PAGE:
The ex-HMAS Brisbane was sunk off the Sunshine Coast on the 31st July 2005 and recent videos by the acclaimed underwater photographer Ian Banks has demonstrated that the wreck has an incredible array of marine life and in particular soft coral. Soft coral like this one below are likely to colonise the wreck of the ex-HMAS Adelaide.

Southern Soft Coral

Southern Soft Coral (Dendronephthya australis). Shelly Beach, Manly, NSW courtesy R. Ling flickr

Ian Banks has taken some incredible footage of the marine life of the ex-HMAS Brisbane View full article »

Marine Life attached to the hull when it is sunk

When the ex-HMAS Adelaide is sunk off Avoca Beach on the NSW Central Coast it is likely to have lots of marine life attached to the hull already which will be of great interest to people wanting to dive the HMAS Adelaide. The ship was in dry dock in September 2008.

hmas-adelaide-dry-dock-sept-2008-6

HMAS Adelaide in dry dock being prepared or sinking. Photo Courtesy Bob Diaz, Pro-dive Central Coast

The hull of the HMAS Adelaide was clean at this time when preparation for sinking was being undertaken. View full article »

Potential sharks that may occur at the scuba diving wreck of the ex-HMAS Adelaide

eye of angelshark

Eye of angelshark by doug.deep Flickr

Will the ex-HMAS Adelaide when scuttled off Avoca Beach on the New South Wales Central Coast as a recreational scuba diving wreck attract sharks? Well sharks already occur within the area, View full article »

What wildlife could be expected to develop on the ex-HMAS Adelaide scuba dive wreck near Terrigal and Avoca beaches?

The environmental reports that examined the affect of the sinking of the ex-HMAS Adelaide off Avoca beach on the NSW Central Coast as a recreational dive wreck examined the fish of sandy areas and fish of rocky areas close to the wreck.

IMG_1401_edited

Sepia apama - Giant Australian Cuttlefish. Courtesy of Flickr member Flashard66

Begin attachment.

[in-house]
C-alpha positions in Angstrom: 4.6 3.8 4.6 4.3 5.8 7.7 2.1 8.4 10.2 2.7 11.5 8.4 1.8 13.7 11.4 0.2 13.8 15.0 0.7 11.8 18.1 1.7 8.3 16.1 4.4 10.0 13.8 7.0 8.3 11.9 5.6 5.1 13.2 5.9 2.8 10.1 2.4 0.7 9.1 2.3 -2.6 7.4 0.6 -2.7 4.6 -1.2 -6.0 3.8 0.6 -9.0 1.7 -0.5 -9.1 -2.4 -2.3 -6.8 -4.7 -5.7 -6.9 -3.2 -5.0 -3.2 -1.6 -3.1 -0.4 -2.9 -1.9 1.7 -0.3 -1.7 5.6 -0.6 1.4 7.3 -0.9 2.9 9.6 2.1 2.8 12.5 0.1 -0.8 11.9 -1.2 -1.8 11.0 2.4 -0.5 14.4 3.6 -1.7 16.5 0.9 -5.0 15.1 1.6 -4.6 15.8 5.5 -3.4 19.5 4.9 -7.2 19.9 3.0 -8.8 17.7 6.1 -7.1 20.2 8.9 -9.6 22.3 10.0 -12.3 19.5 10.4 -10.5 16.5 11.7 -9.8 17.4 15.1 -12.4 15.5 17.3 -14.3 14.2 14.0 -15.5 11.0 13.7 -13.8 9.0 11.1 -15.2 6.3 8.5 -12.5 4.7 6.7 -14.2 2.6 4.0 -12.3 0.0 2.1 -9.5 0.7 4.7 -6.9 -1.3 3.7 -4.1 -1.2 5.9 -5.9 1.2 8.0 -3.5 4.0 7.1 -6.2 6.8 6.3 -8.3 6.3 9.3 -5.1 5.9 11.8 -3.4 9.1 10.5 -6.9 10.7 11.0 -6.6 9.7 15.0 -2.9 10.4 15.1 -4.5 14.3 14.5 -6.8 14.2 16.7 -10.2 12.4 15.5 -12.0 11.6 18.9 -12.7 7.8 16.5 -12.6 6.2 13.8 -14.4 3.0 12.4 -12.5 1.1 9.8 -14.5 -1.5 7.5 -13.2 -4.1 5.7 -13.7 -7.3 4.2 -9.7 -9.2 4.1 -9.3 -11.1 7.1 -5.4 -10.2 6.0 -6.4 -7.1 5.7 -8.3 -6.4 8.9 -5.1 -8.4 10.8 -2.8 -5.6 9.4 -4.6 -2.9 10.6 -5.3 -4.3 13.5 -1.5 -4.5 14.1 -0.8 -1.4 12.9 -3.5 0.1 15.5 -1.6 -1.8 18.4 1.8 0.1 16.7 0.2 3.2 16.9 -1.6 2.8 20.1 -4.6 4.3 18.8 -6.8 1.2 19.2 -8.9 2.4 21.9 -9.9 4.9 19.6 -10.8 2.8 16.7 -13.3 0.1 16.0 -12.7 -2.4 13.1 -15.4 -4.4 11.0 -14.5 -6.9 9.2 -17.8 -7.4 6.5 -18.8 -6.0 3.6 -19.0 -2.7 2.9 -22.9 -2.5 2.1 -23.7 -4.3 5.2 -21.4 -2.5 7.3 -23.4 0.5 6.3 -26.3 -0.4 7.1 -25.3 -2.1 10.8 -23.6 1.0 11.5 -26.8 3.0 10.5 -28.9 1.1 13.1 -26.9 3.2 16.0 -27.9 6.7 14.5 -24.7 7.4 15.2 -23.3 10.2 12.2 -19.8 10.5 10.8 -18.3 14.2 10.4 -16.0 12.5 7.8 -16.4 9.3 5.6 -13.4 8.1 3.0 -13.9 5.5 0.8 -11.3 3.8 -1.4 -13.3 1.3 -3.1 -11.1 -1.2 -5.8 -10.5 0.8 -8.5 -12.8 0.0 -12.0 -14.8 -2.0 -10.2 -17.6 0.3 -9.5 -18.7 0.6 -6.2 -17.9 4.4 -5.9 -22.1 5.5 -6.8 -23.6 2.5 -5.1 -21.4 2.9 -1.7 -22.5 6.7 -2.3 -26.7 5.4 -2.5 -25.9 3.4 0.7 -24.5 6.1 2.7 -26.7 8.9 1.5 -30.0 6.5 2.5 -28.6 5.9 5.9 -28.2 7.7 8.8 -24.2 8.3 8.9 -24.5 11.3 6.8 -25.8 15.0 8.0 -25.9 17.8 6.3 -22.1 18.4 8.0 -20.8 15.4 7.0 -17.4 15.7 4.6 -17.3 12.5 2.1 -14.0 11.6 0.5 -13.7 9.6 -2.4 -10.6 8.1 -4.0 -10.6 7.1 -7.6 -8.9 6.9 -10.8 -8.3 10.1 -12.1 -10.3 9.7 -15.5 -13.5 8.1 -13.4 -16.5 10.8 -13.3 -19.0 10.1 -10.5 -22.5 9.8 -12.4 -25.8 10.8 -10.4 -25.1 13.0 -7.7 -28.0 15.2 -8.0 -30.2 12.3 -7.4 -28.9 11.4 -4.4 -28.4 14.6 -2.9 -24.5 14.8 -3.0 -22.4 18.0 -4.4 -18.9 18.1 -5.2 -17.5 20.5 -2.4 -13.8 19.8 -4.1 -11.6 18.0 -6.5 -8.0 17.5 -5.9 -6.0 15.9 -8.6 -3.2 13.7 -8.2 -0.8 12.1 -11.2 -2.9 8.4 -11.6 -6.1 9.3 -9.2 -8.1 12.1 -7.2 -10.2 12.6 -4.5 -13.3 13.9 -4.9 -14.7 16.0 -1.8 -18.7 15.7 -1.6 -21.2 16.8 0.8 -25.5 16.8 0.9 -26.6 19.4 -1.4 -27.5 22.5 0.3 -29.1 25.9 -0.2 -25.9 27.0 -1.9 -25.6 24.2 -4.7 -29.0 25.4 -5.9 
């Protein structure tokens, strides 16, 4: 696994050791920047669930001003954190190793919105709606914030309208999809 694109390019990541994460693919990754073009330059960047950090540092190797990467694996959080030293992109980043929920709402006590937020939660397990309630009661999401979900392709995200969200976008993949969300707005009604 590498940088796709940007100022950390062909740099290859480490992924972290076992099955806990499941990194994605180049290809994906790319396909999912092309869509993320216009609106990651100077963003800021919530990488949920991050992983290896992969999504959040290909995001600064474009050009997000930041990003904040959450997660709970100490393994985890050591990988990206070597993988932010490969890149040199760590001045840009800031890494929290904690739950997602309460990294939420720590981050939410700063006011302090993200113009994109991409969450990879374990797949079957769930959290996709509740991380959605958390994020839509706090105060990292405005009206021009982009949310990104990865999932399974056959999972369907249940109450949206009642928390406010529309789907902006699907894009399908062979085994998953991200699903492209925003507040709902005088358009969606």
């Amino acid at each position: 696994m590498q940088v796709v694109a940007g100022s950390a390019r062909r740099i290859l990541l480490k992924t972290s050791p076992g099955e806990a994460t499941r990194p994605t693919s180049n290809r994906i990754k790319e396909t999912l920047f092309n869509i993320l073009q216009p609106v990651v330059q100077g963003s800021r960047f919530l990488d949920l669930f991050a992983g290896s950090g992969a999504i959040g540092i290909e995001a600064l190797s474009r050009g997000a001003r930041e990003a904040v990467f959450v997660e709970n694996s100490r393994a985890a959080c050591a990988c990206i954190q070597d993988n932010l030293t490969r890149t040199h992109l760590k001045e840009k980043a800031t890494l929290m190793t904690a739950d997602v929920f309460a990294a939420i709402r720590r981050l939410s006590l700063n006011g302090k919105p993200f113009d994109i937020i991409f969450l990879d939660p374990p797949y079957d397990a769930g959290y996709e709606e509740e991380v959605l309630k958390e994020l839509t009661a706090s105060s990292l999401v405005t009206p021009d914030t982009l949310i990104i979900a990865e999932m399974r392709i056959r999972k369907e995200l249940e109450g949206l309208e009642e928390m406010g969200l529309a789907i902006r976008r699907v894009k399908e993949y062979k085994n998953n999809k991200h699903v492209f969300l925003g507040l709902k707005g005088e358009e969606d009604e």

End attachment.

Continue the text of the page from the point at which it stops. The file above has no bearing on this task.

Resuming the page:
The fish of sandy areas were examined in an earlier post, but this post examines the fish that may occur on the wreck of the ex-HMAS Adelaide after scuttling off Avoca Beach. The information has been taken from the Flora and Fauna report conducted as part of the scuttling of the ex-HMAS Adelaide environmental assessment by Cardno Ecology Lab.

Fish Found in Rocky areas View full article »

ex-HMAS Adelaide wildlife. What will be seen by scuba divers after the sinking?

The answer to this question varies according to the time of year that you scuba dive the wreck, the time since the ex-HMAS Adelaide is sunk, the substrate that the ex-HMAS Adelaide lies upon and within, the organisms that were on-board the ex-HMAS Adelaide when it was sunk, the wildlife of the surrounding area and the potential of the wreck for colonisation. Also, there is potential for wildlife to come  from vessels that are travelling near the ex-HMAS Adeliade through their ballast.

What studies assessed the wildlife present at the scuttling site of the ex-HMAS Adelaide scuba diving wreck?

Two studies conducted as part of the environmental assessment for the sinking of the ex-HMAS Adelaide examined what wildlife are present at the proposed wreck location. The Marine Survey report looked at the physical and chemical characteristics of the seabed where the ex-HMAS Adelaide is to be sunk, while the Flora and Fauna report looked specifically at wildlife and the habitat of the scuttling location and surrounding areas.

Sergeant Baker found on the sand where the ex-HMAS Adelaide is to be scuttled as an artificial scuba diving reef. Courtesy of Allerina & Glen MacLarty

The ex-HMAS Adelaide will sit upon sand that is about 6m deep and if the ex-HMAS Brisbane is a guide, the ex-HMAS Adelaide is likely to settle View full article »